Amazon Shut Down Its Recruitment AI For Gender Discrimination

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This is a most amusing little story from Amazon, they wanted to use AI to aid in hiring decisions and found that they weren’t getting much aid from it. Thus, of course, they stopped. The amusement coming from the fact that it proves what Gary Becker said all those years ago – discrimination is costly. Thus we’d expect a market based economic system not to contain all that much discrimination. And that actually is the reason Amazon shut it down, because it was costly in the manner it did discriminate.

Automation has been key to Amazon’s e-commerce dominance, be it inside warehouses or driving pricing decisions. The company’s experimental hiring tool used artificial intelligence to give job candidates scores ranging from one to five stars – much like shoppers rate products on Amazon, some of the people said.

“Everyone wanted this holy grail,” one of the people said. “They literally wanted it to be an engine where I’m going to give you 100 resumes, it will spit out the top five, and we’ll hire those.”

But by 2015, the company realized its new system was not rating candidates for software developer jobs and other technical posts in a gender-neutral way.

That is because Amazon’s computer models were trained to vet applicants by observing patterns in resumes submitted to the company over a 10-year period. Most came from men, a reflection of male dominance across the tech industry.

Which is amusing. That the AI has to be trained means that it’s got to use past data to see what patterns there might be which can become the basis of decision making. But if that past data itself contains prejudice or bias then the AI itself is going to be prejudiced or biased.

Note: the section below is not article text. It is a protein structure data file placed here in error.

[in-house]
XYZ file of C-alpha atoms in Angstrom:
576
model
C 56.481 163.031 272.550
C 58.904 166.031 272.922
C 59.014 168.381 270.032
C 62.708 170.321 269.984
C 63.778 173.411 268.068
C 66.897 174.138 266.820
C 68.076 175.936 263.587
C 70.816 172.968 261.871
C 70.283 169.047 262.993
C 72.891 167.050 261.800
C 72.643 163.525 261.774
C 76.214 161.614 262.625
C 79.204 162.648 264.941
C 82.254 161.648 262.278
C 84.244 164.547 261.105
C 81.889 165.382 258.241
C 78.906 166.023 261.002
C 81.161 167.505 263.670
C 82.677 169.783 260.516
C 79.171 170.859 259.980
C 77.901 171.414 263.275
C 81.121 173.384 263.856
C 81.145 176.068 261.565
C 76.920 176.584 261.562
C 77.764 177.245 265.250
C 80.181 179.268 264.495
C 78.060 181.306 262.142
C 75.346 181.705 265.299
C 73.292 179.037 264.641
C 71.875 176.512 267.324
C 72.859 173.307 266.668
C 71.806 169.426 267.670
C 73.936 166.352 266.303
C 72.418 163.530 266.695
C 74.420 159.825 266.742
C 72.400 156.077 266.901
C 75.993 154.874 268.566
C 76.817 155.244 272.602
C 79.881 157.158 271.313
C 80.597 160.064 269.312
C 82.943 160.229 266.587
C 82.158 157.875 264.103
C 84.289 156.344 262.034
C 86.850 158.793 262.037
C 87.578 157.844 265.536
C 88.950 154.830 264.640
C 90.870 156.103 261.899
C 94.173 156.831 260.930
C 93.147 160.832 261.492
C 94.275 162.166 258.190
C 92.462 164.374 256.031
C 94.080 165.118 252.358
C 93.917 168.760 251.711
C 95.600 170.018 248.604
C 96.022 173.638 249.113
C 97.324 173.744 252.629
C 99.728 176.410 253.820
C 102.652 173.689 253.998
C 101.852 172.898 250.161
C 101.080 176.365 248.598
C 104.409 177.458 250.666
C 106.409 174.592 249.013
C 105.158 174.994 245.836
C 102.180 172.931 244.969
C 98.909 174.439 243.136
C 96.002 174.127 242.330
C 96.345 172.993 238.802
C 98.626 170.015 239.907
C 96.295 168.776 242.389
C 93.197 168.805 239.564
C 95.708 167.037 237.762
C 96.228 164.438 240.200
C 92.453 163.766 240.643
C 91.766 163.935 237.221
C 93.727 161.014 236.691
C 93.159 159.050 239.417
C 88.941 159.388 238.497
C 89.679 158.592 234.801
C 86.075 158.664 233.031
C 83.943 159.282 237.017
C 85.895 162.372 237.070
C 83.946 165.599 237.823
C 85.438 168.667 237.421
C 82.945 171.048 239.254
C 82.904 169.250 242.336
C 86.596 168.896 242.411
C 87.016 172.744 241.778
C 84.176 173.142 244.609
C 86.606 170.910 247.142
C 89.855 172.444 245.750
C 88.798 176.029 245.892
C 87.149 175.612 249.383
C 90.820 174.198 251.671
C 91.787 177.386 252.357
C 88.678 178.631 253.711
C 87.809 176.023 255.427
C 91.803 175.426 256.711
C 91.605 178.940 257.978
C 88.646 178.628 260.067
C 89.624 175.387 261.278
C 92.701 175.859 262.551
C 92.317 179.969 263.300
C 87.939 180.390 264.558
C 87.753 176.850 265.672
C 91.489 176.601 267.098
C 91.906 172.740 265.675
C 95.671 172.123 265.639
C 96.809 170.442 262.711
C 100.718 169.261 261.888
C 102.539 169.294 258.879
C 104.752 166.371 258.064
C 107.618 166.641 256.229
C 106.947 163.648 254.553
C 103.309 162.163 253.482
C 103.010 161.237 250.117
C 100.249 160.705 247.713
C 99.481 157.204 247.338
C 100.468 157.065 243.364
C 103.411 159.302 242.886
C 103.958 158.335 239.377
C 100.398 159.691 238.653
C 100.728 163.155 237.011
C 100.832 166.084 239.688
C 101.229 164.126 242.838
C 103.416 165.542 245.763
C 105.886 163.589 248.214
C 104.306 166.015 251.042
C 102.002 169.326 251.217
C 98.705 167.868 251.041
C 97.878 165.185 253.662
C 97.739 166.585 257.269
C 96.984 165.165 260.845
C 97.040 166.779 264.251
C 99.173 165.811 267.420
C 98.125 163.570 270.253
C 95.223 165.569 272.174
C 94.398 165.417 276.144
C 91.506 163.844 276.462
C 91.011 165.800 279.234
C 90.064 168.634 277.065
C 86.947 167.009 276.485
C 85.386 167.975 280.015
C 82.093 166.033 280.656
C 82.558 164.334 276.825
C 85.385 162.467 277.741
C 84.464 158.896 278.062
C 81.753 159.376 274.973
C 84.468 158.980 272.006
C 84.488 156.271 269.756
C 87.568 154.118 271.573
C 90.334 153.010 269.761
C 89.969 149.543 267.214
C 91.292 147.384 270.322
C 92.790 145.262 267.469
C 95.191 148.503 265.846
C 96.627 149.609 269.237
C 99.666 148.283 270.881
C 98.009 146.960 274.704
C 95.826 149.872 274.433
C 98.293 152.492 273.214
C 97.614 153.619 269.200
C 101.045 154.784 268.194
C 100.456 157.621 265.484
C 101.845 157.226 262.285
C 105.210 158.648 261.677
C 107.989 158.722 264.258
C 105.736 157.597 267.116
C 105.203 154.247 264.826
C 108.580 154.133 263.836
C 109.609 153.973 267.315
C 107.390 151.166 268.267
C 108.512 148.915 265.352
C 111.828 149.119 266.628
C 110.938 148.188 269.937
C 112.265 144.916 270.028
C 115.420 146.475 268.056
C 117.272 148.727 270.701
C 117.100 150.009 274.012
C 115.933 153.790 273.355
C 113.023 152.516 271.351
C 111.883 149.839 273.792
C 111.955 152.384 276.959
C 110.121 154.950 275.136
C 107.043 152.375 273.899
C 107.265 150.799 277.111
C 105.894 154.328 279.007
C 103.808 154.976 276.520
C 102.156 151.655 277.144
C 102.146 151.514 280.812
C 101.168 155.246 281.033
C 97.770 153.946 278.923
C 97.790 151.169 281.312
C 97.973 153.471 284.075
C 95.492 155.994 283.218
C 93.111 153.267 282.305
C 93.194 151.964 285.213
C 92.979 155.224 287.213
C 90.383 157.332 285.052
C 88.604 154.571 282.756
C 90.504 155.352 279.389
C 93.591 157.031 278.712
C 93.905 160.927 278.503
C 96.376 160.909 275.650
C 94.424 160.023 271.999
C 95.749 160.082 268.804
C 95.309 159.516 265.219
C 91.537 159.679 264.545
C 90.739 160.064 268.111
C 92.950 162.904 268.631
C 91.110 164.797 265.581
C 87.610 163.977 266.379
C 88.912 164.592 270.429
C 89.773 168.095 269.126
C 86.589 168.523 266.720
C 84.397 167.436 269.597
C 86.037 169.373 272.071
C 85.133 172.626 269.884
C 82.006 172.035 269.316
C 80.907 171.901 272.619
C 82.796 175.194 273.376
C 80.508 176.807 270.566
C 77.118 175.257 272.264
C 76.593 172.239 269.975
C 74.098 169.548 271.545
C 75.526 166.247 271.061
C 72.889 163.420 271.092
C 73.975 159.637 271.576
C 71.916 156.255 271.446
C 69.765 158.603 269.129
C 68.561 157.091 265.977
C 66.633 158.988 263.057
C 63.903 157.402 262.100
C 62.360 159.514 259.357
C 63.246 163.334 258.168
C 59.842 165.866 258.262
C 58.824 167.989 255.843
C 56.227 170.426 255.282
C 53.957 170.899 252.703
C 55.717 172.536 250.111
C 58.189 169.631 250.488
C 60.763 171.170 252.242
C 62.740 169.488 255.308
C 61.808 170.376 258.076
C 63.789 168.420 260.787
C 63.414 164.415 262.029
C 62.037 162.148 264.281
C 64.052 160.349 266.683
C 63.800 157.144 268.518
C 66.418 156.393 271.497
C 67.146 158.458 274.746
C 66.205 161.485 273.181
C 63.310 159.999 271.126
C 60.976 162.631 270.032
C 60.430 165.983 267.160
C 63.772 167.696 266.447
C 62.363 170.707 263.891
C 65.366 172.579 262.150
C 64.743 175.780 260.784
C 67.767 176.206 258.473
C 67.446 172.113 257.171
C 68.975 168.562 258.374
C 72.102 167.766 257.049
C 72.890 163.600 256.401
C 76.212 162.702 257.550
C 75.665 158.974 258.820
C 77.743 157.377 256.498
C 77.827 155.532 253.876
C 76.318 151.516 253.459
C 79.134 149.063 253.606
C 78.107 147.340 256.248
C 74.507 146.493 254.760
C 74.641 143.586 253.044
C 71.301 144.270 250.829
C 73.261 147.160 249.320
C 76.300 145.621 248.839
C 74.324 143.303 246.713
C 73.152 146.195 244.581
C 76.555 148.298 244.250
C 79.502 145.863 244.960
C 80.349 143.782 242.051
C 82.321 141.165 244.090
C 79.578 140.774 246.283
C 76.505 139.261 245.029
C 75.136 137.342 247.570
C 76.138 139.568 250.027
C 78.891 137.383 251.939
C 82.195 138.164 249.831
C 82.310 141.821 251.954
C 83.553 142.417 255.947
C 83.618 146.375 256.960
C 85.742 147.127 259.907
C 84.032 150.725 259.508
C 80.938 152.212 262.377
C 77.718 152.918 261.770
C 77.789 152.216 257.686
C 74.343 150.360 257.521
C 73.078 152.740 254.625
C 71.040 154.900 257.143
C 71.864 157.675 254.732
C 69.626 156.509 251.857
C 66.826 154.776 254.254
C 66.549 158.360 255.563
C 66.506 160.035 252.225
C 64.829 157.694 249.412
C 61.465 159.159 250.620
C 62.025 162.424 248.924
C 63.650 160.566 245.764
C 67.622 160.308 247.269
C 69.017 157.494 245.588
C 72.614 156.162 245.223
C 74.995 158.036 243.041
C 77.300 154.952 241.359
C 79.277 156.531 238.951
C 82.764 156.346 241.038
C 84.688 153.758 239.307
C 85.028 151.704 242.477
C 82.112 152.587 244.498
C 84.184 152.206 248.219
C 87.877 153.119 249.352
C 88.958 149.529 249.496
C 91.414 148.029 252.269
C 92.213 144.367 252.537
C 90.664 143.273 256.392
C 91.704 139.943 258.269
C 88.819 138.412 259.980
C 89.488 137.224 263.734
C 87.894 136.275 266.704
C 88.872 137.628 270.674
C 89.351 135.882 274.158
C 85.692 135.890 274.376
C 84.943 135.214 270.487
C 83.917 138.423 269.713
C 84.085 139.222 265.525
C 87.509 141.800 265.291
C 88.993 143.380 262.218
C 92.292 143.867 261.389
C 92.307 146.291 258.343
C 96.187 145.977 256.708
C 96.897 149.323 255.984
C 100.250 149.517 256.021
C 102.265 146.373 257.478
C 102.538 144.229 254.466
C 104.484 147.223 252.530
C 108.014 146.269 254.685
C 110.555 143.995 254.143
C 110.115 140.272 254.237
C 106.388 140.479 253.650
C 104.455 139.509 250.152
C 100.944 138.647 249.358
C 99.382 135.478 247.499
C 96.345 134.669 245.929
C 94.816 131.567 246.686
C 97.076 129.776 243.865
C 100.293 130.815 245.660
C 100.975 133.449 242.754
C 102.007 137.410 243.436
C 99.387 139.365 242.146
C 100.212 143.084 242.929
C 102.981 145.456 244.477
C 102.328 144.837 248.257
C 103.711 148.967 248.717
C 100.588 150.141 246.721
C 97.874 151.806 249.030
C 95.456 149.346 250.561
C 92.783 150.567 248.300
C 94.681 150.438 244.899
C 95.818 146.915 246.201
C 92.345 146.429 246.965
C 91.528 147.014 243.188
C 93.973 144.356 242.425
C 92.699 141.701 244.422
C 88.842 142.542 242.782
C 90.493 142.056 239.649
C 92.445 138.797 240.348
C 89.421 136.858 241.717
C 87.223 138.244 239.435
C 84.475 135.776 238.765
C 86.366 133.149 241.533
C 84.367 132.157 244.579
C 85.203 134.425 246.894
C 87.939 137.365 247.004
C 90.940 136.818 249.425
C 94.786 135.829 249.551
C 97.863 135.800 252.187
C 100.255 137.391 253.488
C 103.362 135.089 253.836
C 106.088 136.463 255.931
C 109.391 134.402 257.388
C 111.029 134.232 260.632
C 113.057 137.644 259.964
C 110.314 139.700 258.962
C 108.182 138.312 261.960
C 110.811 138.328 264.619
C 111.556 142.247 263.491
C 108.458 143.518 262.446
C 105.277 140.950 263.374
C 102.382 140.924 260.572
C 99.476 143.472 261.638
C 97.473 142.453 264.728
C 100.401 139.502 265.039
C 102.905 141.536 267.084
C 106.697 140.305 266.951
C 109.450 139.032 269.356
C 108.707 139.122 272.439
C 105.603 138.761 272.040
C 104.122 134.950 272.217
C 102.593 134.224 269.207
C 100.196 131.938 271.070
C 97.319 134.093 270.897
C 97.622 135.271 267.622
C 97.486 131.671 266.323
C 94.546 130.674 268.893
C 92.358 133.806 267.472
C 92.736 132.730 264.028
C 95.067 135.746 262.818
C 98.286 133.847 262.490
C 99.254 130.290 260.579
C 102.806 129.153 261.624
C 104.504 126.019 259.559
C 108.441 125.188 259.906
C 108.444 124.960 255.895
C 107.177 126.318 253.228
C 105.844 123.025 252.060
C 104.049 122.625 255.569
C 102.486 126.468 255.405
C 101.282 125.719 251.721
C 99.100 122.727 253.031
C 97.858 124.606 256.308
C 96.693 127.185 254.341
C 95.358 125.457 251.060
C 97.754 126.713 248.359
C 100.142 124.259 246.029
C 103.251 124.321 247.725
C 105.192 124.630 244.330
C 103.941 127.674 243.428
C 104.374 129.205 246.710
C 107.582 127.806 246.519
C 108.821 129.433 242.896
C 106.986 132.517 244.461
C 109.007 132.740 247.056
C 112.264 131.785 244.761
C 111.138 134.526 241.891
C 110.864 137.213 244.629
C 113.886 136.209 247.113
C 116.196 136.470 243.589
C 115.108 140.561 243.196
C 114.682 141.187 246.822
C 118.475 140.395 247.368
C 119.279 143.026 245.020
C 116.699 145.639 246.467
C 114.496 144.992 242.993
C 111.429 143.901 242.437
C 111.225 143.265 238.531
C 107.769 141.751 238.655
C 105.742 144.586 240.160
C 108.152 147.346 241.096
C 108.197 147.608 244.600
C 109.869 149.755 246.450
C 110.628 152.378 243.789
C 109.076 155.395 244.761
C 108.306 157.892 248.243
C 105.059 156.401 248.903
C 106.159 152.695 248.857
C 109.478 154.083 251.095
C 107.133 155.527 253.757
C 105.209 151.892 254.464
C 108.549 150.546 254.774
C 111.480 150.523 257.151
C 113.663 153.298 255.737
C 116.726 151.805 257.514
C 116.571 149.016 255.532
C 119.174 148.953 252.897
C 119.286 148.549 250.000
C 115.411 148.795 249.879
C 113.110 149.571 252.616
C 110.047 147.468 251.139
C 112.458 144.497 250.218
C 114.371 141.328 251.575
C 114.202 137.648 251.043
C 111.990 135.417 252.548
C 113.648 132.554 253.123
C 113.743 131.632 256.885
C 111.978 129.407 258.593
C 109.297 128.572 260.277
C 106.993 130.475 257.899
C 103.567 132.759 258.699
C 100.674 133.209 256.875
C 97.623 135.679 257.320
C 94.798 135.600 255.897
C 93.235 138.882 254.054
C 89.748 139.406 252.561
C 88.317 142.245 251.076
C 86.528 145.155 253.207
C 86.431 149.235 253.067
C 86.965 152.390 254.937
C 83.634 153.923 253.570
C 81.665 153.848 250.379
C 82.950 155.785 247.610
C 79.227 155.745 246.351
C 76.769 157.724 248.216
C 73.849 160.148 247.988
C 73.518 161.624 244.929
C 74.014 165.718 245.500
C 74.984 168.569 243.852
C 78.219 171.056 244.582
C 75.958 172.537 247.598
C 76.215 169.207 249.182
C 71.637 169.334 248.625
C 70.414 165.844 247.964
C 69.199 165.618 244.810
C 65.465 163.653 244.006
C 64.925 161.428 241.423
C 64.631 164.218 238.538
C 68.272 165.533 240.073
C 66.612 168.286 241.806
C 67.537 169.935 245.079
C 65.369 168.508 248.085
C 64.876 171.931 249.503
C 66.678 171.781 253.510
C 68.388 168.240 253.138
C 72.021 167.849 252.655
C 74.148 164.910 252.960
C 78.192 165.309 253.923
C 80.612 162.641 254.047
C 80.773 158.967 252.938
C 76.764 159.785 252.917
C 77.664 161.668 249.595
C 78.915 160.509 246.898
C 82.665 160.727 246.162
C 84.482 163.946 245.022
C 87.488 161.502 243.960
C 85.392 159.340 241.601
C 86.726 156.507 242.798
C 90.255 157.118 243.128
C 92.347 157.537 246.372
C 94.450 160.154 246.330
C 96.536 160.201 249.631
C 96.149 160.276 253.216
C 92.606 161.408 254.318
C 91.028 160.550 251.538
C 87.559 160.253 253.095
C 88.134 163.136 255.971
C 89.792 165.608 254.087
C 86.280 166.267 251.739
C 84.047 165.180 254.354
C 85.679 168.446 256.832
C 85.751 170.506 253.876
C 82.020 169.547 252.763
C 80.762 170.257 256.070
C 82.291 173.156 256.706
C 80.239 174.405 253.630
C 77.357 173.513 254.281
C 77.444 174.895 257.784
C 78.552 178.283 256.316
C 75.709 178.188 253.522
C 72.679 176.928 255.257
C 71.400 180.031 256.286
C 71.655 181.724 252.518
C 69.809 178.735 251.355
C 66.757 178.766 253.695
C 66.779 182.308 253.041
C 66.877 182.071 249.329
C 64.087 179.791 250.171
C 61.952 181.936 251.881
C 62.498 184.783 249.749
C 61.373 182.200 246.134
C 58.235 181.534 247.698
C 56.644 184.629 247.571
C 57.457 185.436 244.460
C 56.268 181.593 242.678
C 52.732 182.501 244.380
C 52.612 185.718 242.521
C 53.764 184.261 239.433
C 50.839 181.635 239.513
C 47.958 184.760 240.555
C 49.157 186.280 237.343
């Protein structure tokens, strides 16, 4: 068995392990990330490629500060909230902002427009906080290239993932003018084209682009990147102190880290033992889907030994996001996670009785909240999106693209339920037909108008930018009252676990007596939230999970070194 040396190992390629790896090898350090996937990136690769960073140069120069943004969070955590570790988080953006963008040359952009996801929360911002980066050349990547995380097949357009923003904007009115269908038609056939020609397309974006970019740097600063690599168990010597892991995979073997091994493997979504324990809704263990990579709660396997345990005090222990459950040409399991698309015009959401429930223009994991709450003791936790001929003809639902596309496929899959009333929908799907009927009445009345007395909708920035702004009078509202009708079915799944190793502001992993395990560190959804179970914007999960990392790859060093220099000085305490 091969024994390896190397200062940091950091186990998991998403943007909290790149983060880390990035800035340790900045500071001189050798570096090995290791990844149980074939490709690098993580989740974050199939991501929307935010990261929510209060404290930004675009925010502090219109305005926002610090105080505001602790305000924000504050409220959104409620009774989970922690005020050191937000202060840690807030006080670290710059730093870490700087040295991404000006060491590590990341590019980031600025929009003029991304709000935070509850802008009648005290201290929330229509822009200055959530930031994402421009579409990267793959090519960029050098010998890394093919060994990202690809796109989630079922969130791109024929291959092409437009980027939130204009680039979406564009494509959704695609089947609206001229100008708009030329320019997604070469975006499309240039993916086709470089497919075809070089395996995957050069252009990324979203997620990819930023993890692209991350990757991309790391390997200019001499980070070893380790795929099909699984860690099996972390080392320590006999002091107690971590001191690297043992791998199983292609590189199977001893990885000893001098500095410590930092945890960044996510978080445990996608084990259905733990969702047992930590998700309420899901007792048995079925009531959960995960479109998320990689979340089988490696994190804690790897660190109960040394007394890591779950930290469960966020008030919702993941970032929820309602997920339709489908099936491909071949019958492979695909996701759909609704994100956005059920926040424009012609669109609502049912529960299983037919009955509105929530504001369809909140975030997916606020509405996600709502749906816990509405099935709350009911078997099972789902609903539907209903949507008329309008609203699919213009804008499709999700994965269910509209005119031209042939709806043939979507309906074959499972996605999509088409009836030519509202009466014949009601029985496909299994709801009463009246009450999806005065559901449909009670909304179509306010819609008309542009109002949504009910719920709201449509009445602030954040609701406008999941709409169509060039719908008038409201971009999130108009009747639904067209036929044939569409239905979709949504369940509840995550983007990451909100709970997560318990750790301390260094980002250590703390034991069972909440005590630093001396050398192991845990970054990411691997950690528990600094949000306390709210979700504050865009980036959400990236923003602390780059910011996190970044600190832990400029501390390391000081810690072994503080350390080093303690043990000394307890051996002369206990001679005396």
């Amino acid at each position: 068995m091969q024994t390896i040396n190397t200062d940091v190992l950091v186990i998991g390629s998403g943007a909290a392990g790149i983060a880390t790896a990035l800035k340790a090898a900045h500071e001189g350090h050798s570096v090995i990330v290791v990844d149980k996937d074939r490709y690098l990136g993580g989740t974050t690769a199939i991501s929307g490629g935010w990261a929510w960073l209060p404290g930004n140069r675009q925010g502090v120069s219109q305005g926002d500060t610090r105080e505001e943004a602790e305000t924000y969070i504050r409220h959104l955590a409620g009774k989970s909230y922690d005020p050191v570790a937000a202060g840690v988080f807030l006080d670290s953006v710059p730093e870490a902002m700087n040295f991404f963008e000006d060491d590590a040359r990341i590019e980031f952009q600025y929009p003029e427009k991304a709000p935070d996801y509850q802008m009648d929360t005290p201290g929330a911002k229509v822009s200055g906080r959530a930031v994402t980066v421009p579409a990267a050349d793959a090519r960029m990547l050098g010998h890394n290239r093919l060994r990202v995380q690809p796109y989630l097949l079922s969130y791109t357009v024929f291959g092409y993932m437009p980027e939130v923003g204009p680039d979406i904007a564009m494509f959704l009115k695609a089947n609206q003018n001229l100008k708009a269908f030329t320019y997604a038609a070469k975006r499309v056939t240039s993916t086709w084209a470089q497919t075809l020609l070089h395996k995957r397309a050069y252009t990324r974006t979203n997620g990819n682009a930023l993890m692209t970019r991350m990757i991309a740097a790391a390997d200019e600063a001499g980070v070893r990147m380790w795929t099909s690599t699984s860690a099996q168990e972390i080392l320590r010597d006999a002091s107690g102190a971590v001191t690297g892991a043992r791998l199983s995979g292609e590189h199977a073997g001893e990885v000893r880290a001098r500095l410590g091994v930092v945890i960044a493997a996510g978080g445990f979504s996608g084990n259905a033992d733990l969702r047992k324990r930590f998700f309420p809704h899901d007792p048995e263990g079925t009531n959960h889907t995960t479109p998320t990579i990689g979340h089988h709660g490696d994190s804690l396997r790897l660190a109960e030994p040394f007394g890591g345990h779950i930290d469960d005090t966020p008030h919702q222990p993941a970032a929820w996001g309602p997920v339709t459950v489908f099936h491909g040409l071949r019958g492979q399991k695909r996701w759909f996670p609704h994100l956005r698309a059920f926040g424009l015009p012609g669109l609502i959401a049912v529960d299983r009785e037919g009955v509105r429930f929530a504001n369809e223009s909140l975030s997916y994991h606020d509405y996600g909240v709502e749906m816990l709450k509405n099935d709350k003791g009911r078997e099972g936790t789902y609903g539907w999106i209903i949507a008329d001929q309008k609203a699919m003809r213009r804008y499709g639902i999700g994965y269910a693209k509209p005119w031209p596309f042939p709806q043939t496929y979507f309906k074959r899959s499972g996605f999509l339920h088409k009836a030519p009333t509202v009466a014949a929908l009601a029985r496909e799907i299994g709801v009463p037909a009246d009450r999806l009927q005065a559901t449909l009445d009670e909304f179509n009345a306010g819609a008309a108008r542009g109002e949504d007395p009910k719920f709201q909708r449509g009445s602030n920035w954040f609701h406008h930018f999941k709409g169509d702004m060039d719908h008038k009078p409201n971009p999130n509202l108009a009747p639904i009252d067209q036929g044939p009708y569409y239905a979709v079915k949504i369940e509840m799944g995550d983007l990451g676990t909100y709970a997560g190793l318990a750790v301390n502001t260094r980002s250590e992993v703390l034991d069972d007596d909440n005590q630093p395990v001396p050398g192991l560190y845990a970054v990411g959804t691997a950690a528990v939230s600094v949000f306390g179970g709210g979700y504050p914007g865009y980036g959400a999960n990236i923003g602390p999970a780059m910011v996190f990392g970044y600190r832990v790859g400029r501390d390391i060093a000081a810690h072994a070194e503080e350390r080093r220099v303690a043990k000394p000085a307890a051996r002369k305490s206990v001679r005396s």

Now, normally, this would be a good thing. For we’re trying to train the AIs to be useful in this world, as people are, not as they should be:

This brings us to another common argument about AI — that it should not incorporate the things we know about actual human beings.

For example, we know that some to many humans are racist, misogynist, greedy and short-termist. AI too can pick up those foibles, and can definitely show what we would call prejudice.

Insisting they do not is to miss the point entirely. The only possible use of AIs is to provide us with knowledge about the world we live in, knowledge we cannot derive purely from logic but which can only be gained through data processing.

After all, the world is full of deeply prejudiced human beings. An AI which didn’t account for that would have little value in describing our world. That’s why we should not just want, but must absolutely insist that AIs do incorporate our errors.

This is one of those things which is generally true but which isn’t specifically so.

There is quite a movement out there to insist that all algorithms, all AIs, must be audited. That there can be no black boxes – we must know the internal logic and information structures of everything. This is so we can audit them to ensure that none of the either conscious or unconscious failings of thought and prejudice that humans are prey to are included in them.

But, as above, this fails on one ground – that we humans are prey to such things. Thus a description of, or calculation about, a world inhabited by humans must at least acknowledge, if not incorporate, such prejudices. Otherwise the results coming out of the system aren’t going to be about this world, are they?

Again, generally true. But not in this specific case. For one of the things that Amazon would like to do is work out when it is being discriminatory to its own cost? Like, say, when it doesn’t hire qualified and nice and cheap – cheap because they’re being discriminated against – women? Making the same mistake everyone else is means losing money, or perhaps not making as much as you could be. In a capitalist world this is a bad thing. And it’s that market bit, that others can be doing things a different way, which militates against your doing this.

So, here, Amazon would definitely like not to be taste discriminating against women candidates. They’d still like to be rationally discriminating of course, which is the very point of selecting people to be hired in the first place, to discriminate.

So, why did Amazon can the gender discriminatory AI? Because it was losing Amazon money by not hiring qualified women. That means that we need regulation of AI, when markets achieve it for us, why?